By Joe Stephens and David B. Ottaway
Washington Post Staff Writers
Monday, May 5, 2003
Second of three articles
TEXAS CITY, Tex. --Eight years ago, Mobil Oil gave the Nature Conservancy what was one of the group's largest corporate donations, a patch of prairie that encompassed the last native breeding ground of a highly endangered bird.
Mobil officials said that the donation offered "the last best hope" of saving the Attwater's prairie chicken, a speckled grouse whose high-stepping mating dance attracts avid bird watchers to the Texas plains each spring.
Then an unusual role reversal took place.
The Conservancy, whose core mission is preserving land to protect species such as the prairie chicken, started acting like an oil company. The Conservancy sank a well under the bird's nesting ground.
Drilling in sensitive areas is opposed as destructive by most environmentalists. But the Conservancy subscribes to an aggressive form of "compatible development," a pragmatic approach that seeks to accommodate the needs of business as well as environmentalism. The Conservancy wanted the Texas City Prairie Preserve to be a national model to show that drilling can be accomplished without harming the environment. It would use the drilling profits to buy more habitat for the birds.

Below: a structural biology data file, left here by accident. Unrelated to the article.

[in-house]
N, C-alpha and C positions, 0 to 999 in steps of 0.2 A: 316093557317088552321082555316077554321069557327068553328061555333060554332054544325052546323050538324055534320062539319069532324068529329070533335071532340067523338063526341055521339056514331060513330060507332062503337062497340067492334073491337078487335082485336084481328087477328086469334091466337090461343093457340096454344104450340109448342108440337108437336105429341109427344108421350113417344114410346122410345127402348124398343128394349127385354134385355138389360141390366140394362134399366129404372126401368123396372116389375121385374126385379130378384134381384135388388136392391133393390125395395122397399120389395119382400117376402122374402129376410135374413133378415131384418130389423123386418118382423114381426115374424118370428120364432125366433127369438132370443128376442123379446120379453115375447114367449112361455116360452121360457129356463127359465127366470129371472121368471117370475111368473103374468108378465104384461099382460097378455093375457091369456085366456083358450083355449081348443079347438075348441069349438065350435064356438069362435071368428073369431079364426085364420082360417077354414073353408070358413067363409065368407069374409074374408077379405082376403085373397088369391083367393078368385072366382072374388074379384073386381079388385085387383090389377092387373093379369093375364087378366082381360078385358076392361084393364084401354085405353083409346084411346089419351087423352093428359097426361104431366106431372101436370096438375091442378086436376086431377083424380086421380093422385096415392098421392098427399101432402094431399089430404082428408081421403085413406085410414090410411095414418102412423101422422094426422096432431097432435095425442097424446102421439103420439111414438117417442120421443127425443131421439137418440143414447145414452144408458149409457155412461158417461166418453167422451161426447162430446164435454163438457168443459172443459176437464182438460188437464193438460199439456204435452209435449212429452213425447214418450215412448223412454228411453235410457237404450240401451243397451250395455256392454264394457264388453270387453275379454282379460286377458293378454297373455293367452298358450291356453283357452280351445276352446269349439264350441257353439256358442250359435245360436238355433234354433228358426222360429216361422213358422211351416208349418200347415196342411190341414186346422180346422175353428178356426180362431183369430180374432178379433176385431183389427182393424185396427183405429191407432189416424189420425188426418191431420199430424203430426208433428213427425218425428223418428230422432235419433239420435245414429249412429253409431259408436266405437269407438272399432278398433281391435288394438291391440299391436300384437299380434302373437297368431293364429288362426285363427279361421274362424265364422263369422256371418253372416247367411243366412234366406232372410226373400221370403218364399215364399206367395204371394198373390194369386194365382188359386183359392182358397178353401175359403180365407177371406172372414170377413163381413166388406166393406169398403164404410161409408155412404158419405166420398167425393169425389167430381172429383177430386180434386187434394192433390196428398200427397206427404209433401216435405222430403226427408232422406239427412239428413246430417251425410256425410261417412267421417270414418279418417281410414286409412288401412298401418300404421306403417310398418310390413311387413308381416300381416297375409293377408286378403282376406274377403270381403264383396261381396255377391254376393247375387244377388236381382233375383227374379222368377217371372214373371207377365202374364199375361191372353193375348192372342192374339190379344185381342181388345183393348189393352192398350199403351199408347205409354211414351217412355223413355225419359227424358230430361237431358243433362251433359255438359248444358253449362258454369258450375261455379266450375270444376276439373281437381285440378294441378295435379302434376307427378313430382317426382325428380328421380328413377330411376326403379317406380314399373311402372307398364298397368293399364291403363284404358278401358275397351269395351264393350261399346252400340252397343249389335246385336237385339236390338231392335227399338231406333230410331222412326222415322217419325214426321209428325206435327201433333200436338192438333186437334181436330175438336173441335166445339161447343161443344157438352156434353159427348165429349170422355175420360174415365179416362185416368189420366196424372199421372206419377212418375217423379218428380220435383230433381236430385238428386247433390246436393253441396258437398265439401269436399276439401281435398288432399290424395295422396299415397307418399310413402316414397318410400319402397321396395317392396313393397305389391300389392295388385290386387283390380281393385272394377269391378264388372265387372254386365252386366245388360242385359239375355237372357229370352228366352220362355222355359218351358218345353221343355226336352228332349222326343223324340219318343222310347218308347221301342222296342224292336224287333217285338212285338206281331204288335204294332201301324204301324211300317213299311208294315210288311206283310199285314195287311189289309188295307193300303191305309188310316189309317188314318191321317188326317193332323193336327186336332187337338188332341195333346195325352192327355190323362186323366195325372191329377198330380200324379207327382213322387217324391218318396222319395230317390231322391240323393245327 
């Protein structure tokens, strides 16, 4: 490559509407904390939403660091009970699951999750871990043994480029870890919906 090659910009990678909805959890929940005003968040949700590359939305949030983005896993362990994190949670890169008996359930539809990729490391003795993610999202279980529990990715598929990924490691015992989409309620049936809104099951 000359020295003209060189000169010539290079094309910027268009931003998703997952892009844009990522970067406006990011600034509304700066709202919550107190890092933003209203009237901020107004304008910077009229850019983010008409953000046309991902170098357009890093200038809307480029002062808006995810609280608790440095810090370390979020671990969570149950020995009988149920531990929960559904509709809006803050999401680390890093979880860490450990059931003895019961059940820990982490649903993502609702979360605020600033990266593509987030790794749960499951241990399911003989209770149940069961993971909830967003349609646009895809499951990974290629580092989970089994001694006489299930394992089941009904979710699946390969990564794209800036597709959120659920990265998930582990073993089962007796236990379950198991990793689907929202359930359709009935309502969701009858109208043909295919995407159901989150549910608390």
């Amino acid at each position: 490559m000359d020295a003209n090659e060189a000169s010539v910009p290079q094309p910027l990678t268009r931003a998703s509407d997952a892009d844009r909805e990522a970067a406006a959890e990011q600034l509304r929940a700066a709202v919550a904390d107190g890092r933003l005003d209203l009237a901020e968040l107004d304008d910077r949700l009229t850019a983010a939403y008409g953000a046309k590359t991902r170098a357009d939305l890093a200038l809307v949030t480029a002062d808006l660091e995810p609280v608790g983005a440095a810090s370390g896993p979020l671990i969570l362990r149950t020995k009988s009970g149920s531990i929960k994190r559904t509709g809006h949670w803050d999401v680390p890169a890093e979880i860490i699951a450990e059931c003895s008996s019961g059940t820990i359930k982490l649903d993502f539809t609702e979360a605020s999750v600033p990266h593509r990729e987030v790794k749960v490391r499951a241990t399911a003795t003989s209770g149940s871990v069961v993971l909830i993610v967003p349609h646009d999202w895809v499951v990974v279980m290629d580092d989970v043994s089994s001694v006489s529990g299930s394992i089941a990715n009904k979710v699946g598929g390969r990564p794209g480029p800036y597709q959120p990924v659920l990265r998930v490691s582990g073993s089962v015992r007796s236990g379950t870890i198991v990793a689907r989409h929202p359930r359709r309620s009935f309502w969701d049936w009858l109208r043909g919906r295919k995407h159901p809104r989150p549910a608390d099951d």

That's not the way things worked out.
Today, there are fewer prairie chickens on the preserve than there were when drilling began. The number of endangered grouse nesting there has fallen from a peak of 36 in 1998 to a current estimate of 16. A previously unreported analysis by the Conservancy's Texas science director stated that the project had subjected the grouse to a "higher probability of death."
The drilling also led to legal and financial problems: Another national charity accused the Conservancy of stealing its mineral rights, forcing the Conservancy and its partners last year to pay a $10 million settlement.